On external wraps, what is the average square metre cost people are getting? Or is it job dependent?

  • Moderators, Category Moderators, Arts Moderators, Sports Moderators Posts: 47,840 CMod ✭✭✭✭magicbastarder

    external wraps are suited to certain wall constructions. the cheapest (and least intrusive) seems to be cavity wall injection, if cavity walls (not cavity block) is what was used to build your house.

  • Registered Users Posts: 3,508 ✭✭✭paddylonglegs

    Yeah haven’t investigated that far so trying to get gauge of cost for worst case scenario

  • Registered Users Posts: 1,045 ✭✭✭Thespoofer

    Why do the ROI not offer grants to have oil/gas boilers replaced by biomass/pellet boilers as they do in UK/NI ?

    Its a renewable source.

  • Registered Users Posts: 64,288 ✭✭✭✭unkel

    Not really @Thespoofer. If you look into it a bit more, the percentage it is actually renewable is very low. And it is still producing very bad emissions. It's not a solution.

  • Registered Users Posts: 23,065 ✭✭✭✭mickdw

    For a 1960s house, you will need to go full retrofit to make it suitable for heat pump. That will likely mean up to A2 rating which will in most cases mean floor, wall and roof insulation plus windows and airtightness brought up to spec.

    This work using seai one stop shop is absolutely out of hand cost wise as grant amounts just seem to be lumped onto costs to the point of grant not being worth while.

    A more reasonable solution is to insulate where possible without too much disruption and run an efficient gas or oil burner.

    So go big on attic insulation which is cheap and easy. Pump walls if possible and I would say if you have structural timber ground floor with void, look at insulating and airtightness there too.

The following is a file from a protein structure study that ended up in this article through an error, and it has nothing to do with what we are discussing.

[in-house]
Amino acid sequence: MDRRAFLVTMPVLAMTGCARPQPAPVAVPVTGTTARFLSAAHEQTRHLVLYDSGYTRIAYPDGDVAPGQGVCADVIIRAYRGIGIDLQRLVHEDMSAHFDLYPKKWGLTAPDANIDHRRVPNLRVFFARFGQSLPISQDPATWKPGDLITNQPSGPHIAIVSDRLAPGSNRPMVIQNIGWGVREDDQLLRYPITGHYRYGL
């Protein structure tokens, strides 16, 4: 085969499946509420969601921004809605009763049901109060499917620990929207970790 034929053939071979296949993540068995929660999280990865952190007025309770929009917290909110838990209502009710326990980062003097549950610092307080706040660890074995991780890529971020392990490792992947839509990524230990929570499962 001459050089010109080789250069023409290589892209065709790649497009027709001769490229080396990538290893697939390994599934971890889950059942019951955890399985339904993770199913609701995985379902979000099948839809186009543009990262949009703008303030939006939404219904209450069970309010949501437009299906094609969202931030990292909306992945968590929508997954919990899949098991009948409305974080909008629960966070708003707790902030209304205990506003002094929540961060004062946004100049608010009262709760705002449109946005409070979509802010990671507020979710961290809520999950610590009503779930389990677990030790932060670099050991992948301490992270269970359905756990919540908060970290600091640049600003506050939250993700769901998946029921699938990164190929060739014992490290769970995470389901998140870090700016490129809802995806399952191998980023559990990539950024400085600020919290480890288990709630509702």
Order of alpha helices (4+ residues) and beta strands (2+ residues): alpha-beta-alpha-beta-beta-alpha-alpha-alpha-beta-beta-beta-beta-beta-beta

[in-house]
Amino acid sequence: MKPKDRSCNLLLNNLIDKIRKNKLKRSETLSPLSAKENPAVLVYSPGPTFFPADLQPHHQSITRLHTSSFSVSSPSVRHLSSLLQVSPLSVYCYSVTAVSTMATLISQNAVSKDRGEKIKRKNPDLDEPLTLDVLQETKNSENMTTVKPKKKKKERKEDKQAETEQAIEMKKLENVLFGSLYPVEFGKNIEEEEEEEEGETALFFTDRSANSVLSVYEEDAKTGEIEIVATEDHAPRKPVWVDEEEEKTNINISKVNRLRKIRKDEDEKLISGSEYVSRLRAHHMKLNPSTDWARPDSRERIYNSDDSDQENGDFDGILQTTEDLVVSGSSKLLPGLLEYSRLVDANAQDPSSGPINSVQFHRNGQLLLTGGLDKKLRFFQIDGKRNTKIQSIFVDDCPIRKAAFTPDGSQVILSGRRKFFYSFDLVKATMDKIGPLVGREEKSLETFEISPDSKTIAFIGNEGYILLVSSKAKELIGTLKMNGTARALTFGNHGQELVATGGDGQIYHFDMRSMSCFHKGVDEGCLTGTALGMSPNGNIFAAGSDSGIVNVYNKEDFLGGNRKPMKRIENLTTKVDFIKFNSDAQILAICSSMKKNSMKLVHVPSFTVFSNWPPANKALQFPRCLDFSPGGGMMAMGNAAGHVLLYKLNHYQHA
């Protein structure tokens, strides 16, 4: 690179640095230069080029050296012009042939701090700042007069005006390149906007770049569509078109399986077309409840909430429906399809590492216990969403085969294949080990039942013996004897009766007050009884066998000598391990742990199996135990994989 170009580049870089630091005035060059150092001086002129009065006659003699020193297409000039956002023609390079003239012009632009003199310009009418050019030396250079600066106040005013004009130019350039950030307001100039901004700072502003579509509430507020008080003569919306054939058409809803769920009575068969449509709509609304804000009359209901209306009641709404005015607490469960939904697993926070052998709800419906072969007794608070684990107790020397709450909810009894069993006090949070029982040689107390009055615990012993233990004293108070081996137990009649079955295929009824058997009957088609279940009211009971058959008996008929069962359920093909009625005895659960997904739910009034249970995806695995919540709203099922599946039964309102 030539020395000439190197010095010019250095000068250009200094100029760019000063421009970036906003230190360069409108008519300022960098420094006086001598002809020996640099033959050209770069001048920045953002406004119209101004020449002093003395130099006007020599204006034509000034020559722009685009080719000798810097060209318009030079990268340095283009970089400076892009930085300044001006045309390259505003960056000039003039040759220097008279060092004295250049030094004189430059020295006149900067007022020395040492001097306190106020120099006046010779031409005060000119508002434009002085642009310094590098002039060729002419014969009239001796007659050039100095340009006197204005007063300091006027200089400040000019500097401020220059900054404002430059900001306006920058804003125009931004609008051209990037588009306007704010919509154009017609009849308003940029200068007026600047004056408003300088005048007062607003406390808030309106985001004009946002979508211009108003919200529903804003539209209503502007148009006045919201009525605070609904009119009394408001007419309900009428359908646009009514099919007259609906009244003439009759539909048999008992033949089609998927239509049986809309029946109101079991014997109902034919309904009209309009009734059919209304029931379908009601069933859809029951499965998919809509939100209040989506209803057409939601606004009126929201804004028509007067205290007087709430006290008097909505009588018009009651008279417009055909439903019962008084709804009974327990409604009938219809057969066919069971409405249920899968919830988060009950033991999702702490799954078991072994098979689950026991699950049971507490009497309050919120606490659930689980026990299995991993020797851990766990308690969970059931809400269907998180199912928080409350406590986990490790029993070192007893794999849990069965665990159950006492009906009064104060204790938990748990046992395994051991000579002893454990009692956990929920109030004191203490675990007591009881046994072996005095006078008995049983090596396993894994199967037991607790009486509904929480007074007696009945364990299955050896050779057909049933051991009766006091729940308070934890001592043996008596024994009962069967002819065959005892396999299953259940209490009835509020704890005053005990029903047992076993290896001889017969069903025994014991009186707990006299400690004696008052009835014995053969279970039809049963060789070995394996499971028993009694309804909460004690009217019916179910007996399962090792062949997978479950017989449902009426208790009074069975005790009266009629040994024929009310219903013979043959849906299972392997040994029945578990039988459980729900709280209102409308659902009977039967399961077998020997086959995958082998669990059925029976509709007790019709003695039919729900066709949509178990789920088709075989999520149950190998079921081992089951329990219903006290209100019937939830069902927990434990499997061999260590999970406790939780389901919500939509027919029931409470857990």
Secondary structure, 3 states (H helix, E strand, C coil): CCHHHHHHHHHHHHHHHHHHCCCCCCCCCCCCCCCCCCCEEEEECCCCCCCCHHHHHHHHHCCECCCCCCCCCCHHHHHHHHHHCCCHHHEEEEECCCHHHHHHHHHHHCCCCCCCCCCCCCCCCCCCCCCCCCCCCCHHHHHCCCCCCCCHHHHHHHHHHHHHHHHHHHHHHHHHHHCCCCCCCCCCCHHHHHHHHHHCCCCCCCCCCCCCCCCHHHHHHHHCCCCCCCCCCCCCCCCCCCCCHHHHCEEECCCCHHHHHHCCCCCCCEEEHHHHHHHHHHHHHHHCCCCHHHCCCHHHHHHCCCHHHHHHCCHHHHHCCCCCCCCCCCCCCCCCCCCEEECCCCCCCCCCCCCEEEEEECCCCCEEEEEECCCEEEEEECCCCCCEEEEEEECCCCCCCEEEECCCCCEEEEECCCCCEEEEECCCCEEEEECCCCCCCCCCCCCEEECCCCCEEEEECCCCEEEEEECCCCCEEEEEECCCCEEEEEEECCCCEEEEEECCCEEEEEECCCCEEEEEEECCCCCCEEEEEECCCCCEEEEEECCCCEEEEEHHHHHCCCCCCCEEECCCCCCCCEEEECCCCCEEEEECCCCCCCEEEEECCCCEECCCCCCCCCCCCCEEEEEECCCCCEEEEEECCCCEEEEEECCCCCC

• Posts: 2,078 ✭✭✭[Deleted User]

    The point is that electricity is flexible - what is now gas produced may be wind/solar/fusion produced in the future. The same can't be said of oil or gas ( maybe hydrogen or something else renewable COULD replace it but by no means as easily as electricity)

    Was replying to Ubiquitous

  • Registered Users Posts: 64,288 ✭✭✭✭unkel

    Exactly what @mickdw says. It horrifies me that tax payers money is being made available for deep retrofit. Most of that money will go towards labour costs and profits for the installer. Very little towards actual insulation. We will just have to live with older houses and do the basic insulation that we can for reasonable money. For the rest we will just have to clean up our sources of energy. If we do a good enough job, those older houses can be heated with electricity, but with conventional heating, not heatpumps.

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  • Registered Users Posts: 50 ✭✭Triapin

    So my house was built in the 1980's...triple glazed windows, but room to insulate further. Roughly 130m squared and I am wondering is a heat pump a viable option or would a gas or oil burner be more realistic?

  • Registered Users Posts: 1,963 ✭✭✭jkforde

    if your BER is anything less than A3 (critically air tightness\drafts) I would suggest go with high efficiency oil burner and keep improving insulation and maybe active ventilation (for dampness).

    🌦️ 6.7kwp, 45°, SSW, mid-Galway 🌦️

  • Registered Users Posts: 235 ✭✭thedart